The Game of 20 Questions.

To better understand your Hero’s personality, take a moment to look through and answer the questions below. By the time you are finished, you should have a much clearer idea of the Hero you want to play.

1. What country is your Hero from?

This question gives you a foundation upon which to build. When you understand your Hero’s culture, you will begin to understand your Hero. Imagine how his environment helped shape his personality. Your homeland stays with you no matter where you go.

2. How would you physically describe your Hero?

First off, is your Hero male or female? Théah doesn’t have as many prejudices as Europe did in the 17th century, but women can expect raised eyebrows when accepting challenges on their own behalf and performing other such “manly deeds.”

Aside from sex, how does your Hero look? Start at the top of his head and work your way down to his feet. Focus on the things that reflect his personality and the way he is treated by others. Which is more interesting – the fact that your Hero is blond, or that he wears his hair in a single braid and scents it with contraband Crescent lotions?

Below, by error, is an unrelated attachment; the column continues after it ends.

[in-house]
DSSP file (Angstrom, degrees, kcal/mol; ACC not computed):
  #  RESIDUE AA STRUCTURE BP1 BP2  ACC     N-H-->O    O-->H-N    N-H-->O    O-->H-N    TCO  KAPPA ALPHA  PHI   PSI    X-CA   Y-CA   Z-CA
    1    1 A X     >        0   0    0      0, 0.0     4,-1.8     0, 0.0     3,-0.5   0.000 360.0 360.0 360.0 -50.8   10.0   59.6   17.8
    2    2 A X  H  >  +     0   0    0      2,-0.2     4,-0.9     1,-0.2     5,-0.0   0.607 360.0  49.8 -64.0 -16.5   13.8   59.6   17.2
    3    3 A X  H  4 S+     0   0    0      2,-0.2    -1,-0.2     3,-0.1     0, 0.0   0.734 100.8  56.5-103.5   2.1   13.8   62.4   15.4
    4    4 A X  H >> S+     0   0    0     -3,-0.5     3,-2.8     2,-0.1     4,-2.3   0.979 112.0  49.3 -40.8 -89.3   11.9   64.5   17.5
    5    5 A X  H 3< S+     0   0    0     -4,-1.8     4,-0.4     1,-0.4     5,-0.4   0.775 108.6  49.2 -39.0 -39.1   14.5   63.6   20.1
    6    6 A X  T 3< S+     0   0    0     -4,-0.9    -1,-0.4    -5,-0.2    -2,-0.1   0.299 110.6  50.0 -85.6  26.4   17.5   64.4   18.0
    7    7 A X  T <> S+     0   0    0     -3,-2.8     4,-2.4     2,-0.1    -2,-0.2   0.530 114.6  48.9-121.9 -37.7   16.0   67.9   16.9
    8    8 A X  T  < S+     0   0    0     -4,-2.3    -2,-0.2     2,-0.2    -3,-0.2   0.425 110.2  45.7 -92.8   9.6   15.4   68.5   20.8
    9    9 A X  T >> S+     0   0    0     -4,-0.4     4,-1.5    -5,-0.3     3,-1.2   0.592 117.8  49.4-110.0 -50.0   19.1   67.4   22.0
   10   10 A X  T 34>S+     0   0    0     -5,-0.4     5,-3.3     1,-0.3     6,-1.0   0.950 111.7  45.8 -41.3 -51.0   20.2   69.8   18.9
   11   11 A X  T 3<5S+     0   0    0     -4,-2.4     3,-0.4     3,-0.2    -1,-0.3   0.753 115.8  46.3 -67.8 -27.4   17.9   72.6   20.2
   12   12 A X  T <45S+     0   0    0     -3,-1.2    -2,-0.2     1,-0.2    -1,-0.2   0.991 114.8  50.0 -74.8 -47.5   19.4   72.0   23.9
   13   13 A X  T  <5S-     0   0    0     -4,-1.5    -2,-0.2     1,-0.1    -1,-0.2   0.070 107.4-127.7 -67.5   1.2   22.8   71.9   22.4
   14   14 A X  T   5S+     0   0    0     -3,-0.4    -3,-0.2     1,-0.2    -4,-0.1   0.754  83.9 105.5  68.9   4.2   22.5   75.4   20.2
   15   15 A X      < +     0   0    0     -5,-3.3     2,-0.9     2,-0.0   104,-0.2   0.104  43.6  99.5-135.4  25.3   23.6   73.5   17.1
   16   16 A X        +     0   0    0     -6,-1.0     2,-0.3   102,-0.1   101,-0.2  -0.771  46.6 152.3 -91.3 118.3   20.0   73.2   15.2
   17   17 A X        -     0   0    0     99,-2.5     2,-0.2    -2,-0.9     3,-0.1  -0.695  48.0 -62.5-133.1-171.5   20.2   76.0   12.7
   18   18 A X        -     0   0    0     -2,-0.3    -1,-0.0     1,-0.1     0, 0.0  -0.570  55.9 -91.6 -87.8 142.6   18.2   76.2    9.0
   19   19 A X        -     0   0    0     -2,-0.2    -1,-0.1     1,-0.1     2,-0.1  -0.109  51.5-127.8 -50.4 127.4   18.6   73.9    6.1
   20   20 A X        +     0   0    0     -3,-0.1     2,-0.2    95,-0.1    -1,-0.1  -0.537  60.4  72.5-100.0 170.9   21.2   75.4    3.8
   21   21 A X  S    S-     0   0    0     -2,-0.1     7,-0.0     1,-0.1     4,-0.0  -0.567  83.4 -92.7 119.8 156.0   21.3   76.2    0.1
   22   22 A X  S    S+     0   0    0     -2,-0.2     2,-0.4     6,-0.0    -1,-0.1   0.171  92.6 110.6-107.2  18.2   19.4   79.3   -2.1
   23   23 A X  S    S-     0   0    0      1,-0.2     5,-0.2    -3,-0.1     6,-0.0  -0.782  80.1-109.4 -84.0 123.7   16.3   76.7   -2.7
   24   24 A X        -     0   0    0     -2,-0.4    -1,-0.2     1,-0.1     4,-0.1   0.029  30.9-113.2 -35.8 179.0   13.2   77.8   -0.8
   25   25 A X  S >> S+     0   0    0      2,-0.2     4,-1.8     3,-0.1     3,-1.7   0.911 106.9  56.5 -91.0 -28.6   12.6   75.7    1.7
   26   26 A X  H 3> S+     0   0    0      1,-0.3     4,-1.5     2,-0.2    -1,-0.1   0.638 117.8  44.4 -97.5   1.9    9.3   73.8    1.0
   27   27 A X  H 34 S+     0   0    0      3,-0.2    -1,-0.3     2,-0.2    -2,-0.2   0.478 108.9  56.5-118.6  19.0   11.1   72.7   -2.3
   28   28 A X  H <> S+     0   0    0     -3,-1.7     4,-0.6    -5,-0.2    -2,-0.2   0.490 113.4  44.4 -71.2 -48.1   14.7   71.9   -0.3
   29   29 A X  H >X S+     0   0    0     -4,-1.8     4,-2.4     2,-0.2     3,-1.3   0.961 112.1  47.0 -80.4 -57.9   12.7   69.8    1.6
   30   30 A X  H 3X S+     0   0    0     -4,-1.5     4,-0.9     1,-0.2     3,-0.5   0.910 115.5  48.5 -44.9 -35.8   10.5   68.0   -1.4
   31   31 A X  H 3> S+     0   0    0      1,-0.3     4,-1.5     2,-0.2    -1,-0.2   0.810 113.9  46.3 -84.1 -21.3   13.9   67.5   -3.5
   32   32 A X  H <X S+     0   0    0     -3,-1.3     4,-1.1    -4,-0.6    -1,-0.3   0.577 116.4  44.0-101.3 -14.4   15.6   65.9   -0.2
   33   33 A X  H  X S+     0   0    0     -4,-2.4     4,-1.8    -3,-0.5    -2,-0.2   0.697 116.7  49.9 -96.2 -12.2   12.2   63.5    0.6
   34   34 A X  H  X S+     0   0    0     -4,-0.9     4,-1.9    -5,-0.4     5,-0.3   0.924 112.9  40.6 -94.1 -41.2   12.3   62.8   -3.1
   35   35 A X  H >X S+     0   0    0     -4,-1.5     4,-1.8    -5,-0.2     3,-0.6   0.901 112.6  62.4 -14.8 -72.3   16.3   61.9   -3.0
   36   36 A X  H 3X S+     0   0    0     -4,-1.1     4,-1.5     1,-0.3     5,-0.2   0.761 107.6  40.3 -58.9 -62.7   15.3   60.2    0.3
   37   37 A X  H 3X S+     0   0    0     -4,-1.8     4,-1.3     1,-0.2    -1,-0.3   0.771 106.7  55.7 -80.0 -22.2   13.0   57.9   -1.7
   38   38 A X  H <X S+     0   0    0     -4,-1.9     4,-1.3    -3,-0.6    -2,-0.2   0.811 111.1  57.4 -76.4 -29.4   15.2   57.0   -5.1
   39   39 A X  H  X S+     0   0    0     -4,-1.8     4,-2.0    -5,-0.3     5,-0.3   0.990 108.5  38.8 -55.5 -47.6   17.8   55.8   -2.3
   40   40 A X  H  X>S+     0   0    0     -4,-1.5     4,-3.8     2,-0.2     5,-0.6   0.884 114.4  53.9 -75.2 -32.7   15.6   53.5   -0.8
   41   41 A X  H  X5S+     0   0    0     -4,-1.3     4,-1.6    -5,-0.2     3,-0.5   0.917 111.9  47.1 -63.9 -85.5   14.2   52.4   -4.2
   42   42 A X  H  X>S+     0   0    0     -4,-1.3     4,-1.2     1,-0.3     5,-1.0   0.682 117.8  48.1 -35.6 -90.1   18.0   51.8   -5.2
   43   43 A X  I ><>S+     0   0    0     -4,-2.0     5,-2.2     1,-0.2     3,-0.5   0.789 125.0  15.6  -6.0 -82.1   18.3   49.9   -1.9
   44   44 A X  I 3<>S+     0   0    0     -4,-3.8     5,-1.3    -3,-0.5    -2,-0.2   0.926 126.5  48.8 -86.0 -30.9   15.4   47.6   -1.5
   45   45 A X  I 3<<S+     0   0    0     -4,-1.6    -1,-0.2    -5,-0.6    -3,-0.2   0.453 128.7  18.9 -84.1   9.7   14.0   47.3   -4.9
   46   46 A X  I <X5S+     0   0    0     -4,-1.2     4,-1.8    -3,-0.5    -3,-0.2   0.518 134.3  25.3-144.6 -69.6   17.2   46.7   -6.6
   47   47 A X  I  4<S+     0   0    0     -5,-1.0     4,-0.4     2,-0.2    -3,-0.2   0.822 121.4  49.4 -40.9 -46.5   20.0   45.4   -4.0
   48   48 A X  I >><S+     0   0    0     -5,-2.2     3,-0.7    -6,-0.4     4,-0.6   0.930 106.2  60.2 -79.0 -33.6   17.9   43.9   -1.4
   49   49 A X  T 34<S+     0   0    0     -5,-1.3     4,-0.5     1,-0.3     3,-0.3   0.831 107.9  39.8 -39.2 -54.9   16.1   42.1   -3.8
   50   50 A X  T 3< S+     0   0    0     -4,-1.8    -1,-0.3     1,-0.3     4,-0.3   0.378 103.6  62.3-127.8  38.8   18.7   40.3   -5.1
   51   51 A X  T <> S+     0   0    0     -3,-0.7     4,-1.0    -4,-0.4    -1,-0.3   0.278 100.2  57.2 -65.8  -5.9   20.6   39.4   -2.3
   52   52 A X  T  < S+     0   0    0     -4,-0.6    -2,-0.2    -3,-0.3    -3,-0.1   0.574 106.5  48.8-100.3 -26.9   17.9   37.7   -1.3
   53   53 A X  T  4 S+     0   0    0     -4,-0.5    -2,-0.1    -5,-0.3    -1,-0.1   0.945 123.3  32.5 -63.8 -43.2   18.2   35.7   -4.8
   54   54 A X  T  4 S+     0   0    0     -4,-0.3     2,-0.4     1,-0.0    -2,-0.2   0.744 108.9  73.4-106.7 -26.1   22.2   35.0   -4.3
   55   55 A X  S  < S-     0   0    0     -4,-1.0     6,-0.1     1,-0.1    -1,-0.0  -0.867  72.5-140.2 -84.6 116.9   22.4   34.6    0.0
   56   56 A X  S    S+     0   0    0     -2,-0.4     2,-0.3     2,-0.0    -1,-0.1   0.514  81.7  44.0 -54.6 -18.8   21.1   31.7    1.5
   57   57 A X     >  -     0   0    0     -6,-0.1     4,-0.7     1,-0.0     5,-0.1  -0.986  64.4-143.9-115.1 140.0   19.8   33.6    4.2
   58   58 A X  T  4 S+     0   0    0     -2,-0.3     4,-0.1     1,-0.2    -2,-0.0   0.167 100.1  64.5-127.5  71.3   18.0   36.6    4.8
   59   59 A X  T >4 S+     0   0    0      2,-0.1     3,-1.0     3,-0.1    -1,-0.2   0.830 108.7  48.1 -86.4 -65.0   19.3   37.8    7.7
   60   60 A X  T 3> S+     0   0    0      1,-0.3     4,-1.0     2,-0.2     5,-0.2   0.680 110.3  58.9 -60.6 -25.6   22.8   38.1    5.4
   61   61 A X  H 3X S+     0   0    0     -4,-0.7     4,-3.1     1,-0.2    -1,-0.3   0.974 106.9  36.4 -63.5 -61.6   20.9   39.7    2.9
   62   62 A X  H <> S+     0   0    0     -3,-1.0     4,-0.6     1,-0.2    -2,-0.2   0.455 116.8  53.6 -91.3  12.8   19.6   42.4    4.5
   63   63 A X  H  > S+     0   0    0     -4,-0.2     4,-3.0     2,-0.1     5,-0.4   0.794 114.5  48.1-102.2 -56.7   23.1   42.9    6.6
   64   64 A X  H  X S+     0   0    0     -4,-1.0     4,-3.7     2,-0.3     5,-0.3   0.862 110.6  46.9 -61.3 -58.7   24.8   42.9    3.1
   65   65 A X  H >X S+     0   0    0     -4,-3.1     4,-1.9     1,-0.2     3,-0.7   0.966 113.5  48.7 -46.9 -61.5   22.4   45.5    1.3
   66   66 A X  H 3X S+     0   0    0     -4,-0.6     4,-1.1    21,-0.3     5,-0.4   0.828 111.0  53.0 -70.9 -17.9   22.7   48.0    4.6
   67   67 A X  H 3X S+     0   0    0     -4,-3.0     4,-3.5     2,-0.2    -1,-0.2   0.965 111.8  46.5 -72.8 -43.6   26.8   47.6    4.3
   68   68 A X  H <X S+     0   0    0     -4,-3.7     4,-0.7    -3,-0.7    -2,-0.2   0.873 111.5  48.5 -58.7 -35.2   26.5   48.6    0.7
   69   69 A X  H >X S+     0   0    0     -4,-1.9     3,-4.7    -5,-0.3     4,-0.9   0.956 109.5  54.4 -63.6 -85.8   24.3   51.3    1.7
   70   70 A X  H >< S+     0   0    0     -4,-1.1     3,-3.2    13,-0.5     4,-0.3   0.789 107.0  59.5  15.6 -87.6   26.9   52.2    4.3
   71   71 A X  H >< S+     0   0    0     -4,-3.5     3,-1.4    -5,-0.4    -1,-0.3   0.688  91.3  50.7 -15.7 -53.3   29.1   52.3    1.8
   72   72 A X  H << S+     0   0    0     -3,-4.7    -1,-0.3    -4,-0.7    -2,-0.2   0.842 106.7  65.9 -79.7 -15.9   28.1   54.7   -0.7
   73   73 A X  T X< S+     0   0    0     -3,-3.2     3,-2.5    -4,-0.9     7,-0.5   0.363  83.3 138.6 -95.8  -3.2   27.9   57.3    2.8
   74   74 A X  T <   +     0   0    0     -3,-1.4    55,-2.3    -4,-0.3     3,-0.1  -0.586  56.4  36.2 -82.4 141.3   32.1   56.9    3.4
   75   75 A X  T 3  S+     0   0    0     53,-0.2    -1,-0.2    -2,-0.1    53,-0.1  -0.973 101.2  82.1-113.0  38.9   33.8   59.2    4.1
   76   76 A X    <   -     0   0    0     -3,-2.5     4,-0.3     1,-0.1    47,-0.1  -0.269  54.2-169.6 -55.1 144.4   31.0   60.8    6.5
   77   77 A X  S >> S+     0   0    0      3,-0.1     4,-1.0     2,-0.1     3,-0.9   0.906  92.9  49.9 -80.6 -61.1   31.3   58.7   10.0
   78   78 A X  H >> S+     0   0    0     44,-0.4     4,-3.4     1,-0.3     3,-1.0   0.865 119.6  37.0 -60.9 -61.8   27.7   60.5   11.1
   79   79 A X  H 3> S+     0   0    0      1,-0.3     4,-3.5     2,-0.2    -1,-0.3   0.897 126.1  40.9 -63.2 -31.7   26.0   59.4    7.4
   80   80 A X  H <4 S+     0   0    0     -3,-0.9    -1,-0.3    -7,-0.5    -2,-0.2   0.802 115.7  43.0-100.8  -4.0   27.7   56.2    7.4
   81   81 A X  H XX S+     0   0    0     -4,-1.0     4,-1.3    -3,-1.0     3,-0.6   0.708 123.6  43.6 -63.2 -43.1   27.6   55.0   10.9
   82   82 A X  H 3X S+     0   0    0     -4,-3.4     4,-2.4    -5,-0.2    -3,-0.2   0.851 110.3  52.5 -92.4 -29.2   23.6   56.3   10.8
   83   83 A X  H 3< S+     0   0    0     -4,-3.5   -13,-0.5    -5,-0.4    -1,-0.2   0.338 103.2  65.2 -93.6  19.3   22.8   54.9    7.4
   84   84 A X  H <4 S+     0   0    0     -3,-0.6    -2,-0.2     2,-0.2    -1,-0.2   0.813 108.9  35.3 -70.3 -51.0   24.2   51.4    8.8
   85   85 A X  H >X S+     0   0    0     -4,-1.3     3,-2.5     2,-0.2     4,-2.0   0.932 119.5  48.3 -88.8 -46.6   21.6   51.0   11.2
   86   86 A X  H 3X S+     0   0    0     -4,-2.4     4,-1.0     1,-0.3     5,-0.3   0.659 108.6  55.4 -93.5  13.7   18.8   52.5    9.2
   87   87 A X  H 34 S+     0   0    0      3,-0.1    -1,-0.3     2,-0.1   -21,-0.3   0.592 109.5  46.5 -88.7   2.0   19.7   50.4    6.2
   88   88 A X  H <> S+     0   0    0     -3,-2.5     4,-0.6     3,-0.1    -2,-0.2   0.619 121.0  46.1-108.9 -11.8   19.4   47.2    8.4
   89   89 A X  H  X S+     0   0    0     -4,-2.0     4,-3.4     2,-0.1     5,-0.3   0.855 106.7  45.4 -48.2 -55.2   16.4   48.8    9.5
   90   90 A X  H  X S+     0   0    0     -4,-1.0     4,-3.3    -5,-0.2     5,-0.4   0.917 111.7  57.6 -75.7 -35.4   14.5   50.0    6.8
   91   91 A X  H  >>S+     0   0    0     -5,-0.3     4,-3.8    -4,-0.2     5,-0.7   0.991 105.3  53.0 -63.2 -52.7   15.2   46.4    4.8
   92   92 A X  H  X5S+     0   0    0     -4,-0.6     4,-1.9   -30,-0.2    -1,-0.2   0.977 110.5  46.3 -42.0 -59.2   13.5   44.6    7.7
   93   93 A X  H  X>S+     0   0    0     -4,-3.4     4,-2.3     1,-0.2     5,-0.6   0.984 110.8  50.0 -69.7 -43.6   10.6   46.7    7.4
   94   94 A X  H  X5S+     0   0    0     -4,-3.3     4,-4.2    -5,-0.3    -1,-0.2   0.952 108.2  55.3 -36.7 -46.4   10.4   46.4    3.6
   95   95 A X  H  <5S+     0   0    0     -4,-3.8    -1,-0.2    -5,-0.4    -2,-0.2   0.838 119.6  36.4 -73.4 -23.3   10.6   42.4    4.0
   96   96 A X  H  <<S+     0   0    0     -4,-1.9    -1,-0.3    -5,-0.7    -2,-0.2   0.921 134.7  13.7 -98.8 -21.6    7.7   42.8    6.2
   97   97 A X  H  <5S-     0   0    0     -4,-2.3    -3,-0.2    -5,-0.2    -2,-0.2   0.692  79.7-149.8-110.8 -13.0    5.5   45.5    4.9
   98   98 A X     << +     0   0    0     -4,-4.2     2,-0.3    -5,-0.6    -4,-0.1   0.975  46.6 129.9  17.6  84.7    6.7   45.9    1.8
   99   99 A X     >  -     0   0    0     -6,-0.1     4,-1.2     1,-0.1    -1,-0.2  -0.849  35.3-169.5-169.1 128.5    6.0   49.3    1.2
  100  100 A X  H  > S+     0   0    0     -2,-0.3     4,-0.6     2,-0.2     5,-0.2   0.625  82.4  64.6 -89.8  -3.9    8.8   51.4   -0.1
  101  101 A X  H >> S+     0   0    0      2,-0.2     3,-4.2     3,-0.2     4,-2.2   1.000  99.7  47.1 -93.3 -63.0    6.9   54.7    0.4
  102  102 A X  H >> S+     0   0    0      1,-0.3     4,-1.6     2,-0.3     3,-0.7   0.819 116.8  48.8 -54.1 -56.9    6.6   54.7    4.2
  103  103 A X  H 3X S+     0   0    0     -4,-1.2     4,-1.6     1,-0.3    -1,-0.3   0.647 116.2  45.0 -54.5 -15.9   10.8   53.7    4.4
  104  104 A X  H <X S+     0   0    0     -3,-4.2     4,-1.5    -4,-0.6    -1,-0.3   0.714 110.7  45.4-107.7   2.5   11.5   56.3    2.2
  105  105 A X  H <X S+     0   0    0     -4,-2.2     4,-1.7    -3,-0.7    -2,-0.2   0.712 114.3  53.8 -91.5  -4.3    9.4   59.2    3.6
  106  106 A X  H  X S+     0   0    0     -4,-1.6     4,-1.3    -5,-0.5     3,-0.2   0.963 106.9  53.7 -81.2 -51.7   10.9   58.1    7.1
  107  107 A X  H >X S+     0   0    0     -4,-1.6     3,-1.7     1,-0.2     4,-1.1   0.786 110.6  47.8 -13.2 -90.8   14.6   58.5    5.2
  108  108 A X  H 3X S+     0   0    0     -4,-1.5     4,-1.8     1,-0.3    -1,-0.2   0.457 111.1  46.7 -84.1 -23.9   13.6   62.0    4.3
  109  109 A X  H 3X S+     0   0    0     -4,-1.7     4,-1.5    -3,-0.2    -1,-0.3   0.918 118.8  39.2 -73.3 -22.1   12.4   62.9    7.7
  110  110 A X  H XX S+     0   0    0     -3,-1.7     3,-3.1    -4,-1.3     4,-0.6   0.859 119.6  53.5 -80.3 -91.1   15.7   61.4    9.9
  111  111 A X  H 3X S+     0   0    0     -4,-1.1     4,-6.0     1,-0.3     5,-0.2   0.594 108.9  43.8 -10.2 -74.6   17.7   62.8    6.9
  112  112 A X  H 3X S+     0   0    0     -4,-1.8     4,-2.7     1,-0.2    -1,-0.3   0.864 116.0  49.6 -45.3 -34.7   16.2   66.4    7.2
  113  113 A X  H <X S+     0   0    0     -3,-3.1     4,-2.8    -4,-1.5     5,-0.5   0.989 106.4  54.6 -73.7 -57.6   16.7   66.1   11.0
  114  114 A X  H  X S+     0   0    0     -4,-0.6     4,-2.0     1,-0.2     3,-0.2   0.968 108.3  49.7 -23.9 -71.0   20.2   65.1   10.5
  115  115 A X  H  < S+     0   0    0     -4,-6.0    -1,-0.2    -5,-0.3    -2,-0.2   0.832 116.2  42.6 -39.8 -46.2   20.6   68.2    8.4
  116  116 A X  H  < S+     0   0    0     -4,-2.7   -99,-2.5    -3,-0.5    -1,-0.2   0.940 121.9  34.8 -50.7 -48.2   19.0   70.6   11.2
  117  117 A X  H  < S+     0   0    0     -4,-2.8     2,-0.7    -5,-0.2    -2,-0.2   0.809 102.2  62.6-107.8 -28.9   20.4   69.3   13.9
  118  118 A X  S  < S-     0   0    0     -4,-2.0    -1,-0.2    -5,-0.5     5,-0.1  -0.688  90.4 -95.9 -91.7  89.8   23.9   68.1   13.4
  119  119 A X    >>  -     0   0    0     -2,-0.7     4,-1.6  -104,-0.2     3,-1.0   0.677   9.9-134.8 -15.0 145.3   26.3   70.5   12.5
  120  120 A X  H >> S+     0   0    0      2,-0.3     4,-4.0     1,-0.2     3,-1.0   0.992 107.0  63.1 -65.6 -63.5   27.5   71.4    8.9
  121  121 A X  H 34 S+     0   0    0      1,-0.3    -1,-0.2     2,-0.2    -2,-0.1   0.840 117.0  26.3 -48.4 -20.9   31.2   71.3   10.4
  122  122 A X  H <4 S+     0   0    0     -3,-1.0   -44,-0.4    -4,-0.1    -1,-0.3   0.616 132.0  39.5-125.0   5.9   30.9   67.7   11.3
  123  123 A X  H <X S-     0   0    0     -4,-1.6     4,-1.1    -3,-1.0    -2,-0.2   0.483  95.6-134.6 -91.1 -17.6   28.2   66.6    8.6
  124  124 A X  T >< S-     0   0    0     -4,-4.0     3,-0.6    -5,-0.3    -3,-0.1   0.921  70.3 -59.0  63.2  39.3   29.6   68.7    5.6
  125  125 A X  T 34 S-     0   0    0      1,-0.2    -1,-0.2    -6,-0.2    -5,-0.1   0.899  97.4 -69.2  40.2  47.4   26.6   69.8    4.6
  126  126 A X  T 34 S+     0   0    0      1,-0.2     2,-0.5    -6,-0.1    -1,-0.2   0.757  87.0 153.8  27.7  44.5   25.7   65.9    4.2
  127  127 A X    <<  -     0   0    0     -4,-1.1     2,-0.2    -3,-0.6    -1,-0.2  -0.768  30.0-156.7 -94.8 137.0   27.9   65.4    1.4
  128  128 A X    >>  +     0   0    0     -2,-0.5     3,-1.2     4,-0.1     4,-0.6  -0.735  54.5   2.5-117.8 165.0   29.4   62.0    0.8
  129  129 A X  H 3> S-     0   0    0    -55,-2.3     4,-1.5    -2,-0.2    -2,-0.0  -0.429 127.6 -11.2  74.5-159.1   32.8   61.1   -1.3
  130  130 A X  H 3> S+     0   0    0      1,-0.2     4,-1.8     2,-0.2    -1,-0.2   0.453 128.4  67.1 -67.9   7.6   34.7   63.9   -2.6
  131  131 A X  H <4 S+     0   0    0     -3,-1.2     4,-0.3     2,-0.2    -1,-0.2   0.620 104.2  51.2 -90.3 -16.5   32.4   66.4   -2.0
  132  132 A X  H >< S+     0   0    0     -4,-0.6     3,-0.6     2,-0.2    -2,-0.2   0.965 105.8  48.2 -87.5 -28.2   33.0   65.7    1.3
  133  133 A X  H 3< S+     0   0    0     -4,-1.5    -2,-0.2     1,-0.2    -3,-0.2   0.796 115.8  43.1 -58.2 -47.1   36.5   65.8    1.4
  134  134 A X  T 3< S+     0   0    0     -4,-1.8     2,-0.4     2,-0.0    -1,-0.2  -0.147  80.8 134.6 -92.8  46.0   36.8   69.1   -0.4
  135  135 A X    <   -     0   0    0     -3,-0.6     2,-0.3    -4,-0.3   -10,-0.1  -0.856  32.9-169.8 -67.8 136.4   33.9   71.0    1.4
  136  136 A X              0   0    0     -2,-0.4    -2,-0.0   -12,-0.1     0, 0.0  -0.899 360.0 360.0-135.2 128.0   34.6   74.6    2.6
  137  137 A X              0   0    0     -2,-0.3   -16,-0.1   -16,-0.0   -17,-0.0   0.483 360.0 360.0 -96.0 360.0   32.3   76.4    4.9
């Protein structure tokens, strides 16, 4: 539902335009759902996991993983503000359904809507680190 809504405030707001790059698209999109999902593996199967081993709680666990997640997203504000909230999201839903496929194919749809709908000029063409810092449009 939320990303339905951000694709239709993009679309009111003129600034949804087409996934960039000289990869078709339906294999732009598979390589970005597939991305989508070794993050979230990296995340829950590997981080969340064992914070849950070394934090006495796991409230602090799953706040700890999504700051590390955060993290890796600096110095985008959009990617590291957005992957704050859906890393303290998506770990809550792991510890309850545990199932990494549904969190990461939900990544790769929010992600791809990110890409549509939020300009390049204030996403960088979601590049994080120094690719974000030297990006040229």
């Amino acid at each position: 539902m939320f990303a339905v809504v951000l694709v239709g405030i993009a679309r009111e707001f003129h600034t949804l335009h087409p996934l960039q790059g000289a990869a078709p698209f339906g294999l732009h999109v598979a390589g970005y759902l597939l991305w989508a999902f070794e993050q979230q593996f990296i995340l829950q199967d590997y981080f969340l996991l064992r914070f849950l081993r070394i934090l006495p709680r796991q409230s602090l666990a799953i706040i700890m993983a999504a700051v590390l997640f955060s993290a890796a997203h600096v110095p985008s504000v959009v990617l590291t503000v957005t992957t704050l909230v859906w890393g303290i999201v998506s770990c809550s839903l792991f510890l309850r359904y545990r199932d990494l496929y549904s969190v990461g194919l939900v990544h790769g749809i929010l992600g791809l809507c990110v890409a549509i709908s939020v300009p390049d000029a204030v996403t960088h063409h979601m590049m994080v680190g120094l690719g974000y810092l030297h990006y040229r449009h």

Build and height are also important in determining how others see your Hero. The average height in modern Théah is about 5' 6?, although certain nationalities are a bit taller or shorter.

3. Does your Hero have recurring mannerisms?

An accent, a nervous habit, or a peculiar expression of speech can serve as shortcuts to developing a personality.

Too many can turn a character into a clown, so pick one or two and run with them.

4. What is your Hero’s main motivation?

What keeps your Hero going when his ship has been sunk and he’s marooned on an island? Is it greed, love, or revenge? Perhaps the Hero dreams of freeing his homeland from foreign occupation or hopes to find a younger sister who was carried off by pirates.

5. What is your Hero’s greatest strength? Greatest weakness?

Is your Hero really good at one particular thing? Maybe he’s a master navigator and can guide a ship through the blackest night with only his wits to work from. On the other hand, does your Hero have something he’s terrible at? Maybe animals don’t like him, or he’s nervous around ladies and blurts out less than intelligent comments. A Hero with no strengths is difficult to keep alive; one with no weaknesses is difficult to sympathize with. A Hero with both strengths and weaknesses has a more balanced personality and will develop into a richer roleplaying experience.